students of the art of typewriting were trained.
* Some older typewriters do not possess separate keys for the numerals 1 and zero so typists became adept
at using uppercase O for zero and the lowercase letter l for the number one.
* Older typewriters lacked choice of fonts types and sizes such as computer users know today and Courier
was the prevailing option.
* In the Eastern Bloc typewriters were controlled by the secret police and their owners' names kept on
files. In Russia the KGB was particularly guarded against anyone using a typewriter, those who did were
often investigated as dissidents and political authors.
* Like fingerprints, every typewriter had its own individual pattern of type and required a specialist forensic
branch of police charged with locating actual typewriters used in blackmail and other criminal acts.
* As of 2005 Barbara Blackburn was the world's fastest typist (Guinness Book of Records) and using the
Dvorak Simplified Keyboard she can type 150 words a minute for 50 minutes and 170 words a minute over
shorter periods. She has a recorded speed of 212 words per minute, despite the fact she actually failed her
typewriting exams at school.

Typewriters and Ten Things You May Not Know About
Them by Avril Harper
The typewriter is all but obsolete today, having been overtaken by computers and word processors. But
typewriters still have useful applications many people don’t know about, and a fascinating history that’s
worth documenting.

For example, did you know:
* ‘Typewriter’ was also the name by which early users of typewriters were known until confusion led to the
alternative term, typist.
* A typewriter has a keyboard with keys that form character impressions on paper, but actual methods by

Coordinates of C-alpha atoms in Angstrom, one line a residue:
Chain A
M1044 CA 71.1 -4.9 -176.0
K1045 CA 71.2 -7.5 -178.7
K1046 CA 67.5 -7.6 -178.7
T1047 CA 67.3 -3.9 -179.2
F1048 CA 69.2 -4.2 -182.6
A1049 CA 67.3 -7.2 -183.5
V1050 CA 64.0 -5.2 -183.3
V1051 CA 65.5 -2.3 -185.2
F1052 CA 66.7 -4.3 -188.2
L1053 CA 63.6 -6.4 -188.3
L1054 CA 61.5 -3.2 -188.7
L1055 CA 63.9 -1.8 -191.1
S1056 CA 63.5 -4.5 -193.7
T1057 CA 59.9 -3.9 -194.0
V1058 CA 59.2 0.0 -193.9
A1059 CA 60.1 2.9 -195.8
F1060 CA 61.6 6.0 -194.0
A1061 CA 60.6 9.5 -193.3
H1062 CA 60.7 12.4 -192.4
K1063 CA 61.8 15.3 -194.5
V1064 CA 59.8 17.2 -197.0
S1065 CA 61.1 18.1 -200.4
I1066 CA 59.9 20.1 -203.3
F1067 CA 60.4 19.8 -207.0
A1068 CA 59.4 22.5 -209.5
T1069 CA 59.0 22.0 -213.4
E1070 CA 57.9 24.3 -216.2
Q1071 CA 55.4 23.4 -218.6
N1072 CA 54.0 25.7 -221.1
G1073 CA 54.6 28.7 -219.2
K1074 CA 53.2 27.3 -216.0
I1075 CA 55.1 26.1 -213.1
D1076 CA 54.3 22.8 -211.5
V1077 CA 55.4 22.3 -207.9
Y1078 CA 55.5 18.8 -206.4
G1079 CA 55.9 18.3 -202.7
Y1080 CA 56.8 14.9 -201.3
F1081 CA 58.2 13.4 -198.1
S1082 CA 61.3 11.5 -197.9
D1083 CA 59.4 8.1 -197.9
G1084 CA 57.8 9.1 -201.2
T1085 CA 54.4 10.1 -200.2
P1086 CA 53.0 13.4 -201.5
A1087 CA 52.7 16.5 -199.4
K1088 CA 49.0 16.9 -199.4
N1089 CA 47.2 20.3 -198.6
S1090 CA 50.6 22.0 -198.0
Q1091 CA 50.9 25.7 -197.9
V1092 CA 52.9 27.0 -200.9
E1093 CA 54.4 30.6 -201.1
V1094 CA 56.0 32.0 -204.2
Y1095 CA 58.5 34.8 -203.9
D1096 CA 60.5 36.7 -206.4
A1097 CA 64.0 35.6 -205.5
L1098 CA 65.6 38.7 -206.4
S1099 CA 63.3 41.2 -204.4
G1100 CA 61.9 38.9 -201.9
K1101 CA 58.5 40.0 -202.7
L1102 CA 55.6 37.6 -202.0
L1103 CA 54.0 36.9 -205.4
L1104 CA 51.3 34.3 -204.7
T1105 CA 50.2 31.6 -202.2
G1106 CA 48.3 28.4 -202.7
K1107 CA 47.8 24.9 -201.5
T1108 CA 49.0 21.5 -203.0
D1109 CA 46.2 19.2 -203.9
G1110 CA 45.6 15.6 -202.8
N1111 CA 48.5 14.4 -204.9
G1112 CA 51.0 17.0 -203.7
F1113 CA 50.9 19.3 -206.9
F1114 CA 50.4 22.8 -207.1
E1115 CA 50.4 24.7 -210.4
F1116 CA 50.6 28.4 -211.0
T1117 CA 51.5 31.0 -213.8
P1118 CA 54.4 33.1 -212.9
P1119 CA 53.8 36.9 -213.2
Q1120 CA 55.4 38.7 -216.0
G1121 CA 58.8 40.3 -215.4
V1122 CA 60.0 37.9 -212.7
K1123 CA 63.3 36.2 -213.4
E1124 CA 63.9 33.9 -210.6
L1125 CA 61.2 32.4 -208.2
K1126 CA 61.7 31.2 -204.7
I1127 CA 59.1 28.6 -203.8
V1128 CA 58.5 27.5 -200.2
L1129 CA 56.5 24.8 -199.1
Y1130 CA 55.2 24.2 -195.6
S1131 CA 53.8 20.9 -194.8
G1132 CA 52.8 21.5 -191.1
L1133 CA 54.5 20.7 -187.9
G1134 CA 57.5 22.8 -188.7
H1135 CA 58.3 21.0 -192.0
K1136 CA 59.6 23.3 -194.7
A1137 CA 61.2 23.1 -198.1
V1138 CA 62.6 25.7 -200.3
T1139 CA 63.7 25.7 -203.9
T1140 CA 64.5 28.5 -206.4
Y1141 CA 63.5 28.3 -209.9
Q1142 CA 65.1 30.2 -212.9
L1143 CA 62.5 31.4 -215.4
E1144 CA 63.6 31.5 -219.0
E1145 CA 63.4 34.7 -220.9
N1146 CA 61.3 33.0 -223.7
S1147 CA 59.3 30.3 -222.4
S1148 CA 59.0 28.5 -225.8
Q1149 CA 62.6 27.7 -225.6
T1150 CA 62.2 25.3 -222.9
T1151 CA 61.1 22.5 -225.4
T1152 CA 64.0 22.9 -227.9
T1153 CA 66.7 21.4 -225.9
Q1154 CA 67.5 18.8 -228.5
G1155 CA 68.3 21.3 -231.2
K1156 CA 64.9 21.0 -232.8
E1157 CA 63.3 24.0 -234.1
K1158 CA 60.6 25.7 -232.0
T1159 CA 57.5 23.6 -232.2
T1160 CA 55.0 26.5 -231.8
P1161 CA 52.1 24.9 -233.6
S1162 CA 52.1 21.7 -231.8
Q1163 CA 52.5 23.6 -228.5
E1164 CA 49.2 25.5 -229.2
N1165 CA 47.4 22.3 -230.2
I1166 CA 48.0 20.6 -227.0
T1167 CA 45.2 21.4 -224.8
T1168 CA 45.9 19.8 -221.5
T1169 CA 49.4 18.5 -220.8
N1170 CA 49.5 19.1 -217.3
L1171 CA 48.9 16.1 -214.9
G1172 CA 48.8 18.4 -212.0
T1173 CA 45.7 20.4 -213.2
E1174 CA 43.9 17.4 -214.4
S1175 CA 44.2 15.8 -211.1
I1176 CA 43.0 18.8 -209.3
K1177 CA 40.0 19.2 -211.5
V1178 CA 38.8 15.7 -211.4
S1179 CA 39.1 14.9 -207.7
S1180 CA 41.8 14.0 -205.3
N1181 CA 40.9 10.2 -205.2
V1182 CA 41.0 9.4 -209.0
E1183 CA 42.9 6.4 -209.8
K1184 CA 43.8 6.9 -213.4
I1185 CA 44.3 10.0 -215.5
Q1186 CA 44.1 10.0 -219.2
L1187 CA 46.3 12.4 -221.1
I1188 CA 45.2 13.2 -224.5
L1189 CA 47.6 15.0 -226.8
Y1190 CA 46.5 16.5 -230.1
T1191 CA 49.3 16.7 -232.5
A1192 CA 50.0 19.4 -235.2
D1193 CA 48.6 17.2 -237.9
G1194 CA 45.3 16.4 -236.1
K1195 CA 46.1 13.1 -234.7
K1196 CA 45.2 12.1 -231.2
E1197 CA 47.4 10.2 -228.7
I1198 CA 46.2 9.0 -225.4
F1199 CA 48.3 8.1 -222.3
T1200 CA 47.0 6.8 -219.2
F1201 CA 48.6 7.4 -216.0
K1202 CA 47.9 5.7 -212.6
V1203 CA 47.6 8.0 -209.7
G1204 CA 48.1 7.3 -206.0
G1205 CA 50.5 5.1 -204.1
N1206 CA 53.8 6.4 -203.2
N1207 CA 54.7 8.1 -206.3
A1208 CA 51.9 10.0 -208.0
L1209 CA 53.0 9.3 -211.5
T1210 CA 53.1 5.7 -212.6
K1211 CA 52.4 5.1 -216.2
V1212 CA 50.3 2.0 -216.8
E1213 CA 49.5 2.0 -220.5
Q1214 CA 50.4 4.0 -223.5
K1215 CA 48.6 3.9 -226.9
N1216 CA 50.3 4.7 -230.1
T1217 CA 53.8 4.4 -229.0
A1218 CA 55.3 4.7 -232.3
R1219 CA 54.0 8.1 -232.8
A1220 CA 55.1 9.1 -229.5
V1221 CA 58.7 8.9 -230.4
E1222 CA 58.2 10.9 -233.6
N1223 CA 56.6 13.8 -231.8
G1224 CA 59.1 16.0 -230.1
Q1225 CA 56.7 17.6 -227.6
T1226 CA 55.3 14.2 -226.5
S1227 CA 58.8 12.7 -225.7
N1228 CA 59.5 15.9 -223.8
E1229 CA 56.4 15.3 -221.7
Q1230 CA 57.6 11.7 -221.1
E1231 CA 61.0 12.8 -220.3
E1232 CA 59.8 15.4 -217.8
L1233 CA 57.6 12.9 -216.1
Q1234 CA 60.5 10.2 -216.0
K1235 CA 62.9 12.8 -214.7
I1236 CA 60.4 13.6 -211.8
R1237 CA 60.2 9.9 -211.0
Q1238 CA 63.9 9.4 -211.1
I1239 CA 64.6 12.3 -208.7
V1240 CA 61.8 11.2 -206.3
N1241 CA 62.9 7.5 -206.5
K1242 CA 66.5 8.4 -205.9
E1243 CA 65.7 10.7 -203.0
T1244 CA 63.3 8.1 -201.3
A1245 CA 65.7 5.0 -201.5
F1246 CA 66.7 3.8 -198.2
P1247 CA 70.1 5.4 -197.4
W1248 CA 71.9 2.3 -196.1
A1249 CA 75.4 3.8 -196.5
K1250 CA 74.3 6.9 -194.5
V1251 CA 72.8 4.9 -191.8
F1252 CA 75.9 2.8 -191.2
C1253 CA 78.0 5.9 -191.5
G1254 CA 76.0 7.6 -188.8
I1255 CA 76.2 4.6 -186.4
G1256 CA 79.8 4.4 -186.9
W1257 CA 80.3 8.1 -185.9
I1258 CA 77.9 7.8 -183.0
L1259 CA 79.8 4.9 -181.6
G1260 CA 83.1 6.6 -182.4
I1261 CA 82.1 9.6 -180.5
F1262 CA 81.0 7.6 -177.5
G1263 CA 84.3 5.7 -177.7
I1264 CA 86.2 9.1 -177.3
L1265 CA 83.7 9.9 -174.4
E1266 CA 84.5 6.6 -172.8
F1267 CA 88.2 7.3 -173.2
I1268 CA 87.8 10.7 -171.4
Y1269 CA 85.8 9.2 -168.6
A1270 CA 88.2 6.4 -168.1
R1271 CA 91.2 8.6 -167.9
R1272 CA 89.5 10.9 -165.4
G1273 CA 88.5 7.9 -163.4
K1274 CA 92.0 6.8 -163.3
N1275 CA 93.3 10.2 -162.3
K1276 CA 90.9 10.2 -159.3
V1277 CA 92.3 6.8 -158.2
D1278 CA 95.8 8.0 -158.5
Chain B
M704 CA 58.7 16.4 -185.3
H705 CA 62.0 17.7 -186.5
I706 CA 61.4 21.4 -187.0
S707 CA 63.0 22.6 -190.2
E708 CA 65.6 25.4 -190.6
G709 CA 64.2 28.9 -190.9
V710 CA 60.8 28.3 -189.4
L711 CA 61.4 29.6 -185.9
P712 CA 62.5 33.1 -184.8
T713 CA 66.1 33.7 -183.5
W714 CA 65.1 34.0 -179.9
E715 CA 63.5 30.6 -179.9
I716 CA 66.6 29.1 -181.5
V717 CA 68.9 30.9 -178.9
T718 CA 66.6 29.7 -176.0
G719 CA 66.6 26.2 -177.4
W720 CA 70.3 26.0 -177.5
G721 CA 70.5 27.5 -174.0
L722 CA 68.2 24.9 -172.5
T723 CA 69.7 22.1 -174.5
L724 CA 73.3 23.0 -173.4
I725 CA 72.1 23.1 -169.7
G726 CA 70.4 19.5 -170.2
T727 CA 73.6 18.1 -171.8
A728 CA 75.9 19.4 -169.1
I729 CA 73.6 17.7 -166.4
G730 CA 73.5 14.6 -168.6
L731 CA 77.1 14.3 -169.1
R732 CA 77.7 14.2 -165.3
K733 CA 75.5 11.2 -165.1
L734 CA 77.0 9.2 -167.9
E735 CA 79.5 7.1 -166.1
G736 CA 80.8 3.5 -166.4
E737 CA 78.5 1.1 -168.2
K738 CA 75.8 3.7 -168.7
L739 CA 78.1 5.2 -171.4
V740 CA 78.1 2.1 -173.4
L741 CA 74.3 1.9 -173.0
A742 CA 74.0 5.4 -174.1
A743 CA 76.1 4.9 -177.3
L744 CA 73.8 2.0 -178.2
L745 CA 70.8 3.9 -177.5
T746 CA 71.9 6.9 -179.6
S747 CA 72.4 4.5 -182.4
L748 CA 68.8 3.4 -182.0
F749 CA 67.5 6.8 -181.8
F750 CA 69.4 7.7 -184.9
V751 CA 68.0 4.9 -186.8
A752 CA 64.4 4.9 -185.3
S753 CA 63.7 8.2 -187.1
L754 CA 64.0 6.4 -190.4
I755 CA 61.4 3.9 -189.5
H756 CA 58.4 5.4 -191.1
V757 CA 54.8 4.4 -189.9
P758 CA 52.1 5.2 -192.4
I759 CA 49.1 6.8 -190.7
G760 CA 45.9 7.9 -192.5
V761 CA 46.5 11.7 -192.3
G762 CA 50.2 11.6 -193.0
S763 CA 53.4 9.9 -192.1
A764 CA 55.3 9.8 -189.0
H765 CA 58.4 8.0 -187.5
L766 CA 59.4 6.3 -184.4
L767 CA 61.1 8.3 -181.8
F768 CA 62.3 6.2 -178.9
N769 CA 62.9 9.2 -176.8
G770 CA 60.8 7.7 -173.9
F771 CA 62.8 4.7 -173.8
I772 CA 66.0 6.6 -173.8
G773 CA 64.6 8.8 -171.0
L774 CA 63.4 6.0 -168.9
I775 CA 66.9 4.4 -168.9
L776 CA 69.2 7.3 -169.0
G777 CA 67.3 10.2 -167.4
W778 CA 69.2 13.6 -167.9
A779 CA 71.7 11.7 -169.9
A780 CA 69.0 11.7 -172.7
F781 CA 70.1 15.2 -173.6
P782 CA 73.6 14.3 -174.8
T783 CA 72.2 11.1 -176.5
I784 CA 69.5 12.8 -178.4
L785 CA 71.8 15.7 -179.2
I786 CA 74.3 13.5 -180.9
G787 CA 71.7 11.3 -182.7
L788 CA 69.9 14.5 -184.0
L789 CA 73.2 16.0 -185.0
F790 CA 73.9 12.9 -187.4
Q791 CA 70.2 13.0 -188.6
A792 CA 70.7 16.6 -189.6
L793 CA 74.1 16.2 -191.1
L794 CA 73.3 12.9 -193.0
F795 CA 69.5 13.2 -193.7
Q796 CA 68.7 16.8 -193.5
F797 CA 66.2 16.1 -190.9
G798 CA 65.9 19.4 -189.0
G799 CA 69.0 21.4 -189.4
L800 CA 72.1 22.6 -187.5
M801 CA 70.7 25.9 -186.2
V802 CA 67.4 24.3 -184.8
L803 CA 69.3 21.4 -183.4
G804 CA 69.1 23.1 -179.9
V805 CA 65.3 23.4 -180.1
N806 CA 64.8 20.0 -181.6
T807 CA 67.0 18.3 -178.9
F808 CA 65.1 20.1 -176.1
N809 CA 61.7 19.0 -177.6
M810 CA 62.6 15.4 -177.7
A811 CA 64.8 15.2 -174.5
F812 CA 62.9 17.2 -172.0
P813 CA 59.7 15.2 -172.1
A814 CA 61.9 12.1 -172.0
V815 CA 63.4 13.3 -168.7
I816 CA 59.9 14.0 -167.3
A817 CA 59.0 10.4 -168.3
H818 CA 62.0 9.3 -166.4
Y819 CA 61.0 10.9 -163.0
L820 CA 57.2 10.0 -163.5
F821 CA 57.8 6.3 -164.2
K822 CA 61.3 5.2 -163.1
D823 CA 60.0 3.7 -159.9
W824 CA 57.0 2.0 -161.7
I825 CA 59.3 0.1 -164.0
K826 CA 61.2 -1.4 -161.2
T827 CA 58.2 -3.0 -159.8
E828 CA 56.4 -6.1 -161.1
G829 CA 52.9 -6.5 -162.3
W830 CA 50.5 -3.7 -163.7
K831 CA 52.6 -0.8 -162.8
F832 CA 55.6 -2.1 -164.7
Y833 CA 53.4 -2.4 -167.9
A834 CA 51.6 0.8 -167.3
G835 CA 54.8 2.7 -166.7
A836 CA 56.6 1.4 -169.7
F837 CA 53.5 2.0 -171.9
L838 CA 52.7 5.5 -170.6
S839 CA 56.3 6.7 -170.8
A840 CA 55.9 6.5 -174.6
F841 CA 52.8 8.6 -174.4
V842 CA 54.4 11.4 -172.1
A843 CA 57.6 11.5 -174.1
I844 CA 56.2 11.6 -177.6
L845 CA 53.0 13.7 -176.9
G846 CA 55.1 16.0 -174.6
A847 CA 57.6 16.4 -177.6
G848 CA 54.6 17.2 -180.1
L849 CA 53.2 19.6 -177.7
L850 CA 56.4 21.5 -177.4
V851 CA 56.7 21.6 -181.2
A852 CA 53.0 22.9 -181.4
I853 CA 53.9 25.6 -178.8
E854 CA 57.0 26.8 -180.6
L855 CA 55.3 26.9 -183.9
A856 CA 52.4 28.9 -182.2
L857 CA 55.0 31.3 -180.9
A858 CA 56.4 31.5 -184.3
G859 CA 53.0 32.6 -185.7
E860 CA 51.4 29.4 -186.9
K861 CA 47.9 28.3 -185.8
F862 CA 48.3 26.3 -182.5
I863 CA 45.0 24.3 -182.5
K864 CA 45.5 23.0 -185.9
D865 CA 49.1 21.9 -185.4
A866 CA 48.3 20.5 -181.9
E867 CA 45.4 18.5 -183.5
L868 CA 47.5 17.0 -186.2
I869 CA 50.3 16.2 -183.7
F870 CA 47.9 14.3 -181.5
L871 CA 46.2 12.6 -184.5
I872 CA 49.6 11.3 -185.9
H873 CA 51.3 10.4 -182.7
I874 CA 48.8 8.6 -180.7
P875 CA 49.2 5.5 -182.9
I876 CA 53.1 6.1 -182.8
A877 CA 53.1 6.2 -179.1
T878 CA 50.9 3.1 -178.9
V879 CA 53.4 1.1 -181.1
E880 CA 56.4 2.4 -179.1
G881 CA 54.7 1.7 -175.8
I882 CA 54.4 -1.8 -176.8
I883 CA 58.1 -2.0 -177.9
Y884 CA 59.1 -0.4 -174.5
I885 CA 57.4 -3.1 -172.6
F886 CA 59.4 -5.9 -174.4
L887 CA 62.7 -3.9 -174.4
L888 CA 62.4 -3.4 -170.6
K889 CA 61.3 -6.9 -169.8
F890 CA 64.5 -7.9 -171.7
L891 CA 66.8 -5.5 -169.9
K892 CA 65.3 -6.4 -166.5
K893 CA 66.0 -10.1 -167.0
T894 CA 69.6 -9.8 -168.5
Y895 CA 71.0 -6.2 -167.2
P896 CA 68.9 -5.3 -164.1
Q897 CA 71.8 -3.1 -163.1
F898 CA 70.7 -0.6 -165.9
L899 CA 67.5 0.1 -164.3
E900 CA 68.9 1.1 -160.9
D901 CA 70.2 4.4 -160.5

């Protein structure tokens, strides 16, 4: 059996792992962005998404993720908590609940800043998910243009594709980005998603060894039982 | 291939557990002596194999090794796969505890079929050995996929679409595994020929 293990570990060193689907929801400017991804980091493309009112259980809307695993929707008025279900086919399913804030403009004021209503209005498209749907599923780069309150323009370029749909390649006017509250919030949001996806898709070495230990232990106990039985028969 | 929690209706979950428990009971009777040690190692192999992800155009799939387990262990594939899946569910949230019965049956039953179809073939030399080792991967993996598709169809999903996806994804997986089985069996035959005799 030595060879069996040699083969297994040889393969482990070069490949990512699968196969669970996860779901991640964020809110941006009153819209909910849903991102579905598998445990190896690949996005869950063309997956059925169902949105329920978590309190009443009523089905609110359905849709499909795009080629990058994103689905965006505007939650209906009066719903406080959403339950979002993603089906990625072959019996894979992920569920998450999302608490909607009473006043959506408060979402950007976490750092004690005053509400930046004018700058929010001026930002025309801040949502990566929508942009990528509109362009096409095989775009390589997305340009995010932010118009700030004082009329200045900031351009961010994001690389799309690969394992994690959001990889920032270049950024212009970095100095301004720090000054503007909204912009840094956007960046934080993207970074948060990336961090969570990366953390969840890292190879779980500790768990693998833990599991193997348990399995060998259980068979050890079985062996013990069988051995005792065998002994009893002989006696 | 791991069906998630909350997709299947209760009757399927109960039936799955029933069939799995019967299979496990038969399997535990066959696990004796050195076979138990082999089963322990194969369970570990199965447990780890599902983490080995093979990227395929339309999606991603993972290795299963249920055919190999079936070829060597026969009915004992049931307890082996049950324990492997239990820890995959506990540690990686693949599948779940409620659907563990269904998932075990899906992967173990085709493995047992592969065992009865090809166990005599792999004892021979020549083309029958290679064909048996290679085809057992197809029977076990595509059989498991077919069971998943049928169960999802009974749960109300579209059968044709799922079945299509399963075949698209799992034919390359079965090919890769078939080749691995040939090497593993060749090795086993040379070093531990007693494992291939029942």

which typewriter keyboards created these impressions varied dramatically since the typewriter was invented
in the early 1800s. Some typewriters had circular keyboards; others had two keyboards, one for lower case
characters, the other for capital characters or upper case. Some worked by creating impressions from
beneath the paper so typists were unable to see their work or spot mistakes as they occurred. Because upper
case ‘o’ (O) resembles a zero (0) and lower case ‘l’ (l) looks much like the figure one (1), some keyboards
used the same key for each partner combination.
* It is believed that ‘writing machines’, similar to typewriters, were around in the early 1700s, the earliest
probably created by Henry Mill who in 1714 obtained a patent from what sounds to have closely resembled
a typewriter.
* In 1829 the ‘typographer’ was patented by William Burt and is sometimes called ‘The First Typewriter’,
although more accurate perhaps is the London Science Museum’s description of Burt’s work as ‘the first
writing mechanism whose invention was documented’, seemingly acknowledging those earlier creations.
* Religion plays a major part in typewriter history. In 1861 a Brazilian priest, Father de Azevedo, made a
typewriter from wood and knives and was awarded a gold medal for his invention by the Brazilian emperor.
The first typewriter to be sold commercially was made in 1870 by the Reverend Malling Hansen of
Denmark whose design, the Hansen Writing Ball, was a success throughout Europe for several decades and
was used in London as late as 1909.
* Until the late 1860s most typewriters were slower than handwriting. The first typewriter that was faster
than writing by hand was made by Scholes, Soule and Glidden in 1867 and sold for $12,000 to Densmore
and Yost. The design was later licensed to Remington, whose first typewriter was produced in New York in
1873.
* Typewriters are rarely used today but they do have viable application worldwide. Typewriters are still